Help STOP House Game Fish Bill #983.
In short, it is trying to label Red Drum, Speckled Trout, and Striped Bass as game fish only. Which means you will not get them in restaurants or at the fish house if this bill is passed. Please call the NC Legislators or email them to tell them NOT TO PASS THIS BILL!
The Below PDF documents are a list of the Legislators you can contact to help stop this bill from passing and the OWWA Position Statement.
Ocracoke watermen are clammers, crabbers,
oystermen and both commercial and recreational fishermen. Together they
manage Ocracoke’s only fish house, institute restoration projects,
provide educational outreach, conduct research and is a collective voice
in an industry that is often misrepresented to the public.
Since Ocracoke Island was first settled in the early 1700’s, fishing
put food on the table. That still remains the focus today - fresh, local
seafood caught by hand. Caught Today the Traditional Way.
photo credit B. Garrity-Blake
In February of 2008, NC Sea Grant asked the watermen what words best
described themselves – tradition, by hand (no mechanical
harvest), fresh, local and environmentally conscious.
Sustainability, is defined as: A) a practice that sustains a given
condition, such as economic growth or a human population, without
destroying or depleting natural resources, polluting the environment,
etc. B) governed, maintained by, or produced as a result of sustainable
Ocracoke Watermen understand the interdependence of a healthy
environment, involvement of community and the local economy.
Check out the current Watermen’s Projects:
In 2006, island watermen and a 300 year old maritime heritage faced
an end when the last fish house was closed and put up for sale. Today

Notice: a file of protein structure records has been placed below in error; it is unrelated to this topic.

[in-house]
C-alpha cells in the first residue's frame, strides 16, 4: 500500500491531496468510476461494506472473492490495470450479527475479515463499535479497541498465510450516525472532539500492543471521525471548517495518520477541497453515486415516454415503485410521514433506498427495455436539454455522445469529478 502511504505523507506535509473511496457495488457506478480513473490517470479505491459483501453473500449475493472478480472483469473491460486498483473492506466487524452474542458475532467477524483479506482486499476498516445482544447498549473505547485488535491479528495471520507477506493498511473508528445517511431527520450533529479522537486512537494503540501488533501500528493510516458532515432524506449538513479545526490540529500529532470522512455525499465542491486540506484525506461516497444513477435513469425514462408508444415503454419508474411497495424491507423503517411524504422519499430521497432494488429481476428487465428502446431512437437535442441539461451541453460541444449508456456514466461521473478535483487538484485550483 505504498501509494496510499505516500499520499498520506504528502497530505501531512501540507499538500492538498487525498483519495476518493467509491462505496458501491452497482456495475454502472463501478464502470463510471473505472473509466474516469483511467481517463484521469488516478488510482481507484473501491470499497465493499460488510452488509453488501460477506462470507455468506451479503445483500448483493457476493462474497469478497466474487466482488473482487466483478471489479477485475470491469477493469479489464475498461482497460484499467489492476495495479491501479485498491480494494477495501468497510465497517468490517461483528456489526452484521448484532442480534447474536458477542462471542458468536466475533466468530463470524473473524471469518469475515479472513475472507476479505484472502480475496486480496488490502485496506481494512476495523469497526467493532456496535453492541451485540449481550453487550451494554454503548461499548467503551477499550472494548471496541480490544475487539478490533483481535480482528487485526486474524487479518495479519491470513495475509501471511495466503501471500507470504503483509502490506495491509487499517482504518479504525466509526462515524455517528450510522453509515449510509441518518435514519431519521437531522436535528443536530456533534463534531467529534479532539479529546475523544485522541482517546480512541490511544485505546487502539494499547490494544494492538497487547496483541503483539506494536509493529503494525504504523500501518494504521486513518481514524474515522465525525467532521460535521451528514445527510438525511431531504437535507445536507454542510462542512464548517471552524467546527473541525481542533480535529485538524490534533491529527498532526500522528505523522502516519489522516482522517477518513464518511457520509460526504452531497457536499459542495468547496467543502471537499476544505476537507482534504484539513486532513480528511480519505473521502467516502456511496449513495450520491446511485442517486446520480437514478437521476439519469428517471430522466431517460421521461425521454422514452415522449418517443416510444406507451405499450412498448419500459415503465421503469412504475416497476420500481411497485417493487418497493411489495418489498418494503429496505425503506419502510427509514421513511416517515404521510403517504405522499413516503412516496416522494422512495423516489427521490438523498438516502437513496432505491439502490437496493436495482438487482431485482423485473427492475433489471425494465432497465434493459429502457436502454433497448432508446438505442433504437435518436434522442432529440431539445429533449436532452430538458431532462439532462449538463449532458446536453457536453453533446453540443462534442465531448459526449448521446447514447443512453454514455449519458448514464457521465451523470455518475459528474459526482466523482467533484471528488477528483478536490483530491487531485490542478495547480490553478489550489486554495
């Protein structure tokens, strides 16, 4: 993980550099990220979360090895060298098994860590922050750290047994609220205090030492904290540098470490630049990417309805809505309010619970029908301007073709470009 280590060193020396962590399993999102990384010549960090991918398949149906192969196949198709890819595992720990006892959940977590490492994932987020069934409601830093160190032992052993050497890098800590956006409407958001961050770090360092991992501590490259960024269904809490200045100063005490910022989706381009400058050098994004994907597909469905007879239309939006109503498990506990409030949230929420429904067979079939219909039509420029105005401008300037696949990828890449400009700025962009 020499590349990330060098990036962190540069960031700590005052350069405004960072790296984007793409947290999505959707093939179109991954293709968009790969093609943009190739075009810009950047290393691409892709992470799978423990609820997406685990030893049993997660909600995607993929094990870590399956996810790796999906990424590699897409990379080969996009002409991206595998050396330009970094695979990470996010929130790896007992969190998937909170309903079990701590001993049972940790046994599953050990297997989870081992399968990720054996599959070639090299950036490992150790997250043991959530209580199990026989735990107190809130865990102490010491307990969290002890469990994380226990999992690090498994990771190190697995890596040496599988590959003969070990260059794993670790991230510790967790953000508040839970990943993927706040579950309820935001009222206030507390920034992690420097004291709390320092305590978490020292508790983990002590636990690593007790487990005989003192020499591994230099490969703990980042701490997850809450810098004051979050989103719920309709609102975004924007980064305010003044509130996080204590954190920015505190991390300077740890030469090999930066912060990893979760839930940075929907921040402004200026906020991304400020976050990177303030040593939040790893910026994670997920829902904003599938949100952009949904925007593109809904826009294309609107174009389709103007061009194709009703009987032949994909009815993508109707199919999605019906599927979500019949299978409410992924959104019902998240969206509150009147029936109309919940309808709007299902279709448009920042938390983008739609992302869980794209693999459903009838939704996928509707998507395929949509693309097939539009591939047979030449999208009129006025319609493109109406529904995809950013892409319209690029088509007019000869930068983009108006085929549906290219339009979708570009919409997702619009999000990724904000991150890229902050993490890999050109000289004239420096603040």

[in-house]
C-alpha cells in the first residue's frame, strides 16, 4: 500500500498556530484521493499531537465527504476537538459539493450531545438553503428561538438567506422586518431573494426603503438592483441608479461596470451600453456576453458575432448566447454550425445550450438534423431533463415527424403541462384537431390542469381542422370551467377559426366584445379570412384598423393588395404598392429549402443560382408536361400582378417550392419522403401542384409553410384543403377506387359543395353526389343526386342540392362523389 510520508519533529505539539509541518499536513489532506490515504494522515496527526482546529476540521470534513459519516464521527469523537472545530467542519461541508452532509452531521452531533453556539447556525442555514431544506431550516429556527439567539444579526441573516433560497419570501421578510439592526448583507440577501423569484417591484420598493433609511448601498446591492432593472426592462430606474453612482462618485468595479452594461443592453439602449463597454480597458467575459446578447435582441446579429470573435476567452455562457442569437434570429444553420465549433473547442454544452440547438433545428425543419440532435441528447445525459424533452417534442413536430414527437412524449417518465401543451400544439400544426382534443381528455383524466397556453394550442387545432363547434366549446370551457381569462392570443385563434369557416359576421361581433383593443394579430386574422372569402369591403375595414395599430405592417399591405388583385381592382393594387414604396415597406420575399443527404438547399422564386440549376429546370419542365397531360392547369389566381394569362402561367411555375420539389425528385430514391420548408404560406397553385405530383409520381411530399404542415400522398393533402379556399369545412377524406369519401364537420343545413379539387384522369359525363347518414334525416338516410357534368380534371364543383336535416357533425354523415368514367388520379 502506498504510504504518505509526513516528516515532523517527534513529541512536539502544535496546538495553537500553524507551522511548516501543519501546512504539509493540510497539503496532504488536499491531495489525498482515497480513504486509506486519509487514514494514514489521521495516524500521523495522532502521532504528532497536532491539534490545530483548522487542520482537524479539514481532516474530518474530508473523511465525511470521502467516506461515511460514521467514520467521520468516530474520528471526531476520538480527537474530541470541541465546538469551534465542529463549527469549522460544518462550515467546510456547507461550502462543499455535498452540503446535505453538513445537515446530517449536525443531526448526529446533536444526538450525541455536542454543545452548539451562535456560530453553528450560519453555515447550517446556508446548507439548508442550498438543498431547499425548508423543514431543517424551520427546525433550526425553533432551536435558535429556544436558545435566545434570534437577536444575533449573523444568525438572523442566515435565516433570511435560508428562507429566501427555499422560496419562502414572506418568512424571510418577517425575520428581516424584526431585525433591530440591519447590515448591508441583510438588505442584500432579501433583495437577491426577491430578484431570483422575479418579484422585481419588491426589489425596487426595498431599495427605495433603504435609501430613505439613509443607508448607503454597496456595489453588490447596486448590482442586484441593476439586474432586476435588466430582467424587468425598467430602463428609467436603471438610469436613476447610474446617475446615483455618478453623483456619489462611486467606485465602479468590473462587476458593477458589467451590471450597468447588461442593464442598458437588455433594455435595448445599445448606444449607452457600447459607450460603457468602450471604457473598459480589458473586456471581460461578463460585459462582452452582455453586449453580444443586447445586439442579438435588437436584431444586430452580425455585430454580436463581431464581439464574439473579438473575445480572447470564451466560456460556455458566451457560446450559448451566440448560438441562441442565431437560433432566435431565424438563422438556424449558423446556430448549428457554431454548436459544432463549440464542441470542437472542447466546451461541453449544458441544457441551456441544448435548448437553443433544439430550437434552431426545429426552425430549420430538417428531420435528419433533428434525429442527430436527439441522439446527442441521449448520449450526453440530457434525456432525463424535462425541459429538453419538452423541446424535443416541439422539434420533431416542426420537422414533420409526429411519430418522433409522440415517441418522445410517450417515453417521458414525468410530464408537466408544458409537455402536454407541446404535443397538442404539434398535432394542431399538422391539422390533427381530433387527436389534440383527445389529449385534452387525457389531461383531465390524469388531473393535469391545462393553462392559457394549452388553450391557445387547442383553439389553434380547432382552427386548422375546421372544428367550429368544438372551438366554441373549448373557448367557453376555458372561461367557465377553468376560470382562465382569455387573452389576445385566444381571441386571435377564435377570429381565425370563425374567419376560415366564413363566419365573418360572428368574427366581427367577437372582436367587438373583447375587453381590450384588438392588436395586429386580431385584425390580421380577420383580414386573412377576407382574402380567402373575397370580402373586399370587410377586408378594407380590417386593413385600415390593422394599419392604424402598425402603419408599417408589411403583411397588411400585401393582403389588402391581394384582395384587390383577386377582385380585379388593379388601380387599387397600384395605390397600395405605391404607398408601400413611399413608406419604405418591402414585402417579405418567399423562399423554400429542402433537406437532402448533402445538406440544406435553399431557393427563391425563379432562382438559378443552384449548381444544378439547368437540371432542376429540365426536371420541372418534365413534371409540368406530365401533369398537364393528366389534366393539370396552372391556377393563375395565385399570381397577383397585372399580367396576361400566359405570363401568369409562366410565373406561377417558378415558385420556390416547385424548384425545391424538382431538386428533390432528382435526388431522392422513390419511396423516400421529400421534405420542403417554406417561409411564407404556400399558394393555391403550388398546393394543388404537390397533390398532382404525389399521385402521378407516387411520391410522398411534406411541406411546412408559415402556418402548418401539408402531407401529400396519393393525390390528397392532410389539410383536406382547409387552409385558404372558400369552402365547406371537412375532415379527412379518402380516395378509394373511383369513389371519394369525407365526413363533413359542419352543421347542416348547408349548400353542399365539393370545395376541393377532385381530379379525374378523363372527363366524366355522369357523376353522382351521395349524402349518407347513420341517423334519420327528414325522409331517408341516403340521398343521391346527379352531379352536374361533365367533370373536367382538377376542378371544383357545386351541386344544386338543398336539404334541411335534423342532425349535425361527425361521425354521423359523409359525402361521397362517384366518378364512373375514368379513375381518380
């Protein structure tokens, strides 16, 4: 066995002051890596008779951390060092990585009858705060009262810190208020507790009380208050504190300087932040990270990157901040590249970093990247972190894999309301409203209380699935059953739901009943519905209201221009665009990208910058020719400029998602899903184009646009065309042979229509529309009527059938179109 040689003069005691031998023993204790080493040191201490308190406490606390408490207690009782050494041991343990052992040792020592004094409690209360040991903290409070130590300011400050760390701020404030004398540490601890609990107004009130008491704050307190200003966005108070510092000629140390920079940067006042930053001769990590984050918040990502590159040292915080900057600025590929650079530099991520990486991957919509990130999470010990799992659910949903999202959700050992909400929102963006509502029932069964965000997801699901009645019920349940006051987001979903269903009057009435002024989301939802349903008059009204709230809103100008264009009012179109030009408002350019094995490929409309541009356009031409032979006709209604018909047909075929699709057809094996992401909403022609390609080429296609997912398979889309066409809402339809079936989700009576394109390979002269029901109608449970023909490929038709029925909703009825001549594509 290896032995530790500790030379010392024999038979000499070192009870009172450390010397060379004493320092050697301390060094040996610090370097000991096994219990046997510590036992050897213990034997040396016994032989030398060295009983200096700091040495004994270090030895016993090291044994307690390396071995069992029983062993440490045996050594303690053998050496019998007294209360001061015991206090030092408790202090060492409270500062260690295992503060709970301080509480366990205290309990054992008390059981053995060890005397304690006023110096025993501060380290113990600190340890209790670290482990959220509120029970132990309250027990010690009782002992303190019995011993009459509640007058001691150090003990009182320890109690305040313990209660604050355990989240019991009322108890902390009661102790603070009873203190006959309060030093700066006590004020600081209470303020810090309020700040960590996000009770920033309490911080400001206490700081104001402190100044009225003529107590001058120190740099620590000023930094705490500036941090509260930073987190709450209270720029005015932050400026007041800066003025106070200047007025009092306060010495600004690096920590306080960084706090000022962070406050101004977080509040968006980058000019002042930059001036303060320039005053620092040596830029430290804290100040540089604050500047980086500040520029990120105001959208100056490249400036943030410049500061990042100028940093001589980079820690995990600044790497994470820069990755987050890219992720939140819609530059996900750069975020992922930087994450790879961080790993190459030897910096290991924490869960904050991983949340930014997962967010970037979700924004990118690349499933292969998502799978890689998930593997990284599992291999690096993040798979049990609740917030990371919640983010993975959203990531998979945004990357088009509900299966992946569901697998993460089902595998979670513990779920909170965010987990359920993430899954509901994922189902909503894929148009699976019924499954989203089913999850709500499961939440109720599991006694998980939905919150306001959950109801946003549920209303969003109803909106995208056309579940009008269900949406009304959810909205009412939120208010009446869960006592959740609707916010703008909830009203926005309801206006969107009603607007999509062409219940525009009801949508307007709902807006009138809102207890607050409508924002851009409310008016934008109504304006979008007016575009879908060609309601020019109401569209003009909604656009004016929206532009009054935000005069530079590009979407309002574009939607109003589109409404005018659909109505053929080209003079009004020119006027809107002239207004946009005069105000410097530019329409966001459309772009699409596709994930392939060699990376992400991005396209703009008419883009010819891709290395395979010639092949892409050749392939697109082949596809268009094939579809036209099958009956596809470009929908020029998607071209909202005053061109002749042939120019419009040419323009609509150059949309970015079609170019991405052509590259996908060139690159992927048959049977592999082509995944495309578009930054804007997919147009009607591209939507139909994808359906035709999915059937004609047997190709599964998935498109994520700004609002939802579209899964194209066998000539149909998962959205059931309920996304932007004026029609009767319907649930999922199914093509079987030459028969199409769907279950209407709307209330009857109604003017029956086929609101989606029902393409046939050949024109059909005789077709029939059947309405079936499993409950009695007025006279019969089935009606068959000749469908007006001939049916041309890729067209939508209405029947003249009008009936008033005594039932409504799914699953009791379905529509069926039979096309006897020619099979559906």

the fish house is owned by a community non-profit . Become a supporter
of OWWA and learn more about island fishermen, the effort to save the
fish house, Ocracoke’s maritime heritage, educational outreach, research
OWWA’s raffle item this year is a “Ship in a Bottle” by shipwright artist Jim Goodwin.
Click the image to read the description
Download a raffle ticket here
The work shows the Pirate Brigantine Ranger, the flagship of Charles Vane from May 1718 to November 1718.
Jim Goodwin has been a geologist and an educator, but now devotes his time to preserving this maritime art form and giving demonstrations at museums and maritime festivals. Since his debut at Village Craftsmen and his workshops with the Ocrafolk School, Jim has been recognized both state-wide and nationally for his work. He spends many meticulous hours hand-crafting these items in a bottle. He also makes Lighthouses in a Bottle. Jim's Ships in Bottles are featured in "The Lovely Bones" a film based on the Best Selling novel by Alice Sebold.
Raffle tickets will be available when the fish house opens with a drawing to be held Labor Day!
All proceeds benefit the Ocracoke Working Watermen’s Association.